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USA: EV Update, Part 2: Public Car Charging Grows 25%

Research follows the tracks and trips of electric vehicle drivers

SAN FRANCISCO — As the electric-vehicle (EV) market is poised for greater expansion, new research is helping illuminate the “fueling” behaviors of the EV driver.

San Francisco-based ECOtality Inc. oversees the Blink Network of residential, private and public smart-charging stations. The latter range from a Level 2 wall mount for parking garages to a Level 3 DC Fast Charger for sites such as gas stations. ECOtality’s retailer partners include BP, Best Buy, Ikea and Cracker Barrel.

In the third quarter of 2012, ECOtality saw a 25% jump in charging at public stations, just one of the many metrics tracked in its research initiative, The EV Project, which collects EV driver data in ECOtality’s Blink Network of more than 4,000 residential and 1,800 public Level 2 chargers, and 39 public Level 3 DC Fast Chargers. (For more, see www.theevproject.com/.)

ECOtality has nearly 7,800 charging units installed as part of the EV Project in 17 markets, including Phoenix and Tucson, Ariz.; Los Angeles, San Diego and San Francisco; Washington, D.C.; Oregon; Chattanooga, Knoxville, Memphis and Nashville, Tenn.; Dallas/Ft. Worth and Houston; Washington state; and most recently, Chicago, Atlanta and Philadelphia.

Some interesting findings from latest quarter studied by The EV Project include:

At the public Level 2 chargers, users kept their vehicles connected for an average of 5 hours per charging event, with the peak being the noon hour during the weekday.
The percentage of home charging continues to decrease. For example, the typical Nissan Leaf owner charges up at home 80% of the time. In the third quarter 2012, this slipped to 70%.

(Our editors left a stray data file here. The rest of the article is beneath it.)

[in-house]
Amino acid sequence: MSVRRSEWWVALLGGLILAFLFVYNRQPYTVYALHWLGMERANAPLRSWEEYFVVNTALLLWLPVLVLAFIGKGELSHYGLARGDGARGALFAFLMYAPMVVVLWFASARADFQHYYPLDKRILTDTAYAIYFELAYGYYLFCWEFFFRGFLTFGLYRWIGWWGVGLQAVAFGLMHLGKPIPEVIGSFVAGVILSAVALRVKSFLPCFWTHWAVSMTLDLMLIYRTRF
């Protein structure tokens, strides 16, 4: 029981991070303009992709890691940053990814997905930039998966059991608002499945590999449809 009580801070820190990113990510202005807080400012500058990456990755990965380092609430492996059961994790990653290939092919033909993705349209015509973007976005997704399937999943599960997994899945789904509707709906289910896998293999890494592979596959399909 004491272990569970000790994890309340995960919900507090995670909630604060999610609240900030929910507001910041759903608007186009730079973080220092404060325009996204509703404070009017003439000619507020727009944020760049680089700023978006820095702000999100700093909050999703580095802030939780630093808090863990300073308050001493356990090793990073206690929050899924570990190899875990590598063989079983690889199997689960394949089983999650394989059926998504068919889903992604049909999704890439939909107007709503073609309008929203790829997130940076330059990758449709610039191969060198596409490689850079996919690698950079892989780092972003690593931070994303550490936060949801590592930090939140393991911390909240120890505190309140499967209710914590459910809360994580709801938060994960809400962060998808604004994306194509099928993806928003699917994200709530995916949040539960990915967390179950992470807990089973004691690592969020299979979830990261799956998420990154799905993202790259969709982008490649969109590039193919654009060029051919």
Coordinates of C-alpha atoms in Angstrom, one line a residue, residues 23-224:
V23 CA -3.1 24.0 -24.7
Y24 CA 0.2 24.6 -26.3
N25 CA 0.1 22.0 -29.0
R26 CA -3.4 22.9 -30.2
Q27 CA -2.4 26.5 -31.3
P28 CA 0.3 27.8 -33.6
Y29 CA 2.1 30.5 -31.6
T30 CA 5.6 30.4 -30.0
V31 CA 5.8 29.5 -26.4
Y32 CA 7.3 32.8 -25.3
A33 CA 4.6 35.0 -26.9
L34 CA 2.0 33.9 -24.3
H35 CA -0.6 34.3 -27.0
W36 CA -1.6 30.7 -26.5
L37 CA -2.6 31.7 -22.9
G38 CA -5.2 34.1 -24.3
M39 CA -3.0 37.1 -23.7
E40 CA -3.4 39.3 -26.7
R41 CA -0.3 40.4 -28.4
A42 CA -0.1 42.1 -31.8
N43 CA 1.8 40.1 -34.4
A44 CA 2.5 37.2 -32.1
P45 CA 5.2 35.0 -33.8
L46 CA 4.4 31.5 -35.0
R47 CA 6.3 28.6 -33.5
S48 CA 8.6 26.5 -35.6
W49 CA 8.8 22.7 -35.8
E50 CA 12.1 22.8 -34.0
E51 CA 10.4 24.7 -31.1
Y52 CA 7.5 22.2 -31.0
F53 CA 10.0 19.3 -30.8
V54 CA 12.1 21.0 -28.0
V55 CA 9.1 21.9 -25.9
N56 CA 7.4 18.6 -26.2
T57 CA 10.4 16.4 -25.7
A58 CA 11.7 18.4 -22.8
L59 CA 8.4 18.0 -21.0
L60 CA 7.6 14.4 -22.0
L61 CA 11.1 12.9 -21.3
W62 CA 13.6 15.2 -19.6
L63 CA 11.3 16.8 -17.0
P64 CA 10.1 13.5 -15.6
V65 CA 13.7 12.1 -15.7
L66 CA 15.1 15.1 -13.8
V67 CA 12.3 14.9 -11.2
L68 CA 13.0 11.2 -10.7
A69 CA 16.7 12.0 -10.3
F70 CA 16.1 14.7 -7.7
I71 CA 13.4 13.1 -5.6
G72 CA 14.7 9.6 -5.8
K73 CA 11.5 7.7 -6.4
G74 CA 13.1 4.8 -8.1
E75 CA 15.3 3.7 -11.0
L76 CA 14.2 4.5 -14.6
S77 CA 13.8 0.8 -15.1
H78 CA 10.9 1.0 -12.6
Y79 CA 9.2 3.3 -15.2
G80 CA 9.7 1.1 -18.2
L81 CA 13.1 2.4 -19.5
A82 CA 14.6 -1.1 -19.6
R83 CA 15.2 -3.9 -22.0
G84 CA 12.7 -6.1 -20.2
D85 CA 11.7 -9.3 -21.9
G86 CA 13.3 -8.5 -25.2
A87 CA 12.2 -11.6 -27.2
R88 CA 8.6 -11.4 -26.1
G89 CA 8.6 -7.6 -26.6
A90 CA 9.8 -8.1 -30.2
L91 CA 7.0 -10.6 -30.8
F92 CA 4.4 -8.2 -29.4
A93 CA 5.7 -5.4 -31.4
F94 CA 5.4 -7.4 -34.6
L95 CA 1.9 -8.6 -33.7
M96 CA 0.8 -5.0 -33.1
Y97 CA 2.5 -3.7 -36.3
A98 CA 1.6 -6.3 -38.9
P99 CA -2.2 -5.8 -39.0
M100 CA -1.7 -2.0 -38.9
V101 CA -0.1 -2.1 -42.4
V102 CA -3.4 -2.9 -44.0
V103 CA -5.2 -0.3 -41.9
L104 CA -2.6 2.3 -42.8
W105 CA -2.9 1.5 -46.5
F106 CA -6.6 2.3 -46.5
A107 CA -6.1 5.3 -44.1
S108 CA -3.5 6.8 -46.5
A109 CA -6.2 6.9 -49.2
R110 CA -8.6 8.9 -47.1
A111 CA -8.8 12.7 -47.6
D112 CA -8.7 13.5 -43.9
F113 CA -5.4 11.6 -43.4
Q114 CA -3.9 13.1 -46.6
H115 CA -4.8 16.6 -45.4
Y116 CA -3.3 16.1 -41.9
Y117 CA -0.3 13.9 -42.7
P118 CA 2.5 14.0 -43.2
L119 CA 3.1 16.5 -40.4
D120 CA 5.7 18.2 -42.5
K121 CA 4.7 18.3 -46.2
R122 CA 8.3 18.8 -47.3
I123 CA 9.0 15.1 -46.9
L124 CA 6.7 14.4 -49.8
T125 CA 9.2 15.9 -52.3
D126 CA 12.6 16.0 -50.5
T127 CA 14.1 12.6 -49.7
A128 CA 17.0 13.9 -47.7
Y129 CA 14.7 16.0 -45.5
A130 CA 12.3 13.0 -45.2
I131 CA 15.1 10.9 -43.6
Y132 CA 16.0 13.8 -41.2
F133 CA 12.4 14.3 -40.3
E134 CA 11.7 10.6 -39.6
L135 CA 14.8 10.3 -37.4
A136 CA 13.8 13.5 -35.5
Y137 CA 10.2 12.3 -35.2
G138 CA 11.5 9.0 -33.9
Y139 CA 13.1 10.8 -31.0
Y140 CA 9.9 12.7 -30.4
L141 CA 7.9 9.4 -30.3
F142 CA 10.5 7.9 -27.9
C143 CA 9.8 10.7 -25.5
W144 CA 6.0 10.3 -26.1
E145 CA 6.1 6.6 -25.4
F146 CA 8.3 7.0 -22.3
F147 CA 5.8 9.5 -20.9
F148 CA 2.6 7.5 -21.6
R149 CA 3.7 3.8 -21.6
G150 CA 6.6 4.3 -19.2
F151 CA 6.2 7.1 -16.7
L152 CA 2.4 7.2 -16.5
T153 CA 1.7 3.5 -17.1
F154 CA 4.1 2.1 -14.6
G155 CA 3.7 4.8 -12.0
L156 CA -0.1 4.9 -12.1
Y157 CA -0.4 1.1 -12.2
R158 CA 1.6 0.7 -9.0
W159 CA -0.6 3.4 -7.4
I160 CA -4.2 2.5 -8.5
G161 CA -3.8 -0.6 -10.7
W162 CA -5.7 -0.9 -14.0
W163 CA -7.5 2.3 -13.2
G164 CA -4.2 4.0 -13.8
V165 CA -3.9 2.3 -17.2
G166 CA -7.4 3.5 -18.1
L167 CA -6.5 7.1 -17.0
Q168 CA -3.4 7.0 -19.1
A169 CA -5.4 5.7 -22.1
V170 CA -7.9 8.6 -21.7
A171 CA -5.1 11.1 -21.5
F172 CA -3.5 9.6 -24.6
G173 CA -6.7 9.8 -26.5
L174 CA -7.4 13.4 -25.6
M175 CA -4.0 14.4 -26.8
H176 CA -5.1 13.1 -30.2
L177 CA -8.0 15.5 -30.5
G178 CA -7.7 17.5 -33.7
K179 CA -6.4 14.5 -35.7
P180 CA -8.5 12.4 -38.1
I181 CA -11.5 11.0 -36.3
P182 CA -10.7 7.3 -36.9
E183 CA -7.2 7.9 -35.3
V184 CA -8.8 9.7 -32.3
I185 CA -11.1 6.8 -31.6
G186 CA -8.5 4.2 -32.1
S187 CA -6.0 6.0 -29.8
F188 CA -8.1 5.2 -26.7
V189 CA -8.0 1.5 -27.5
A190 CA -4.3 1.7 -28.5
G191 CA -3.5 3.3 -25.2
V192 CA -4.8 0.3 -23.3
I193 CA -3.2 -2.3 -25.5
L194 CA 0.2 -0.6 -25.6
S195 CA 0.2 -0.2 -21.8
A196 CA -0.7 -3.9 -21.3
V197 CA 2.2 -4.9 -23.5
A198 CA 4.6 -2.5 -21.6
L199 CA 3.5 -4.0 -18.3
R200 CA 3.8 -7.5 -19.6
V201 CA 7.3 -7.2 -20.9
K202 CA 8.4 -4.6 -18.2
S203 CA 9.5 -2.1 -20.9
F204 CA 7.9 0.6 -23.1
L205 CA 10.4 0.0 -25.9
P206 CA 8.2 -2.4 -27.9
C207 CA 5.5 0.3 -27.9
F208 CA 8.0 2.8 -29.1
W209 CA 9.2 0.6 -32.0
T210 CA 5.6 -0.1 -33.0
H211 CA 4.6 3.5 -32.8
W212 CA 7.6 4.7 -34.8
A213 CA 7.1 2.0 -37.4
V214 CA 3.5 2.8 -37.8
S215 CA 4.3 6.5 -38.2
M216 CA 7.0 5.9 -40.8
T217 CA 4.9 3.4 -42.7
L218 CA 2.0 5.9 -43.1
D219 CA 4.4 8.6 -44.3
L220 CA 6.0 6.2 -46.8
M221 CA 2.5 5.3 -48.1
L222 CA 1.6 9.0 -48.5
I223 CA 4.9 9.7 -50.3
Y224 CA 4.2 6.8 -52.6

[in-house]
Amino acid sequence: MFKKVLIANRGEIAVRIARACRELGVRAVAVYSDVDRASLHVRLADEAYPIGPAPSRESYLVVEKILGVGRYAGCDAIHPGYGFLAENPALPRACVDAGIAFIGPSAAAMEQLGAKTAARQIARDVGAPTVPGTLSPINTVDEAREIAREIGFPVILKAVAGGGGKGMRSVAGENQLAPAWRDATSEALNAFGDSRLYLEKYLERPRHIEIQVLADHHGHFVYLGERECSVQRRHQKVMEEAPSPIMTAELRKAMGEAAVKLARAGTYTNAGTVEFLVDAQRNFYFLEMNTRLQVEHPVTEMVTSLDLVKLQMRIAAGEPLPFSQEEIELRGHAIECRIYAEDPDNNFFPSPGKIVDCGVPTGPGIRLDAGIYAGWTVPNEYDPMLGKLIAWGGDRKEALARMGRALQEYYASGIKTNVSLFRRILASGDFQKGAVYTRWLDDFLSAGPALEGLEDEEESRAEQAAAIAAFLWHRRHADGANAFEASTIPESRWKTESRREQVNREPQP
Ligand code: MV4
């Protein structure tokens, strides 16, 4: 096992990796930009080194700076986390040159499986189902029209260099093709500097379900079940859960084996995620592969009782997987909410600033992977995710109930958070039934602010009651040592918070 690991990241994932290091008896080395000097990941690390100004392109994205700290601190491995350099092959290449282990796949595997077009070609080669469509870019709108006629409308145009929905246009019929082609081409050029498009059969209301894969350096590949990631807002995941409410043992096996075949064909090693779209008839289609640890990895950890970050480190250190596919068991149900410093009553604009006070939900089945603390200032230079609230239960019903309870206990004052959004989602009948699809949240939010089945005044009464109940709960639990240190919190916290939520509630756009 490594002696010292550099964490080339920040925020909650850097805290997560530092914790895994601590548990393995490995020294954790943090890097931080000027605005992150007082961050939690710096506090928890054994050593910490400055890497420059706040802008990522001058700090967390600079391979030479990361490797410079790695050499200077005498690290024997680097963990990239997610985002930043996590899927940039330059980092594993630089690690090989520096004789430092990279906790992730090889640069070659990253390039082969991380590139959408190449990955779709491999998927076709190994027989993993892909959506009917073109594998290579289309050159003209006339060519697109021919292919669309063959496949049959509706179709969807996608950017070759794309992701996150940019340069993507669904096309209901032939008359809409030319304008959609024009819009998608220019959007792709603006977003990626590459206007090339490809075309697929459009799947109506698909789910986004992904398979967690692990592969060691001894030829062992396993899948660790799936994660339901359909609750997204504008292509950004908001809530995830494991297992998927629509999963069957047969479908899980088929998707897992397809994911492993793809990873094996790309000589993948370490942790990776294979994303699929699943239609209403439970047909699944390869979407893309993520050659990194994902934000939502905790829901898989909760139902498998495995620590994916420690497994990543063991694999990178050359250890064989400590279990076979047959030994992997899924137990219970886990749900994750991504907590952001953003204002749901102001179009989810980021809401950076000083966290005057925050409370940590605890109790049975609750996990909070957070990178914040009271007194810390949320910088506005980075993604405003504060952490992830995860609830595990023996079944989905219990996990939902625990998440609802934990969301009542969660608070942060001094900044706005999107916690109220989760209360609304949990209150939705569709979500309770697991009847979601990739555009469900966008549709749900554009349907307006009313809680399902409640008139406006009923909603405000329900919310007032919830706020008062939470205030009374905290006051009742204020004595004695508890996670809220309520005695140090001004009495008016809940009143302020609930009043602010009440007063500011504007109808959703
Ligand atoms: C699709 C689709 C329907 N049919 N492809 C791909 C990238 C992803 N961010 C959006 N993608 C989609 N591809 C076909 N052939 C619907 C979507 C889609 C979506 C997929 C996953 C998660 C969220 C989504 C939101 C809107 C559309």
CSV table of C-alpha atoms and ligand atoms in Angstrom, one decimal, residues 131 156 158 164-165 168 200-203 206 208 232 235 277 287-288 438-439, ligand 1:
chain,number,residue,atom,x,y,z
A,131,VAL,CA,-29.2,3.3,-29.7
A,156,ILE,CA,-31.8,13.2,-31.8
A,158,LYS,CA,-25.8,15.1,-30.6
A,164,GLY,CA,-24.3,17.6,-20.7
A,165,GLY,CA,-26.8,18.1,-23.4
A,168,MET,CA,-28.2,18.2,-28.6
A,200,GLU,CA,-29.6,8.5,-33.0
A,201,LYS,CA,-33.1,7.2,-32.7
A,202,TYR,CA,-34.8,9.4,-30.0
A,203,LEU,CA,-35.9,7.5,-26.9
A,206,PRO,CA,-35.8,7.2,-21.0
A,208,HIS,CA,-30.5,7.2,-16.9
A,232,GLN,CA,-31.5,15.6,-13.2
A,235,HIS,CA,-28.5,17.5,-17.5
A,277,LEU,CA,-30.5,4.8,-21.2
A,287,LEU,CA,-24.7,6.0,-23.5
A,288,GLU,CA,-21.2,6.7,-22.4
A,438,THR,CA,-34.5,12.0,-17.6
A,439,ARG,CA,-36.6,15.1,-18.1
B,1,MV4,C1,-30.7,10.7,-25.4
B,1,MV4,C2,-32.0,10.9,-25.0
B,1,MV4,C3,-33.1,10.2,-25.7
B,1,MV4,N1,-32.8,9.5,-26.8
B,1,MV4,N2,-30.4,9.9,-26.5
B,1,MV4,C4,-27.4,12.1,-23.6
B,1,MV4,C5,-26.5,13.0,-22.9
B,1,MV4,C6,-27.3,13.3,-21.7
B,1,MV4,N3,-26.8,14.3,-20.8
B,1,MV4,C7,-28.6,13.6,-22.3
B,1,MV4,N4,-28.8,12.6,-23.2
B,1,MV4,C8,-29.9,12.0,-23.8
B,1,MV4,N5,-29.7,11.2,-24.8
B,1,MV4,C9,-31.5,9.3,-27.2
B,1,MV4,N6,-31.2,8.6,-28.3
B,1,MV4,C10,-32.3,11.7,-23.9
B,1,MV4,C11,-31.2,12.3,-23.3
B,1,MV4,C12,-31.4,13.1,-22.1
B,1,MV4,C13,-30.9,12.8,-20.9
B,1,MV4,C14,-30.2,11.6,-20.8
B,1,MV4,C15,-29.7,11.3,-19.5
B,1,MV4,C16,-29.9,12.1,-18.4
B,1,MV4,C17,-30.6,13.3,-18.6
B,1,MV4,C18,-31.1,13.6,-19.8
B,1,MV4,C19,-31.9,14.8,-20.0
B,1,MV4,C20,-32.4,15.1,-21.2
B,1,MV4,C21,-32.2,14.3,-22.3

The average mileage per quarter has grown to 2,275 miles, with drivers of the electric-gas hybrid Chevrolet Volt typically driving farther each day than 100% electric Nissan Leaf drivers. Interestingly, the average number of charge events was also slightly higher for Volt drivers, or 1.4 per day.

“Those types of customers, while they have the gas back-up generator, are still using the public infrastructure because they want to stay away from using [gasoline],” said Brian Koontz, director of strategic corporate development for ECOtality. “They want the comfort level of knowing they have additional fuel, but they don’t want to use it.”

EV drivers’ charging behavior depends on where and how they charge.

“For retailers and shopping centers, we’re seeing customers staying an hour, an hour and 15 minutes,” said Koontz. “They’re engaged in something called ‘trip-chaining.’ As they go between the office to a retail place to a grocery store to a restaurant, they are stopping for that amount of time to get that amount of range before they go to their primary fueling spot, which is home.”

At c-stores, Level 3 DC Fast Charge stations are the common setup.
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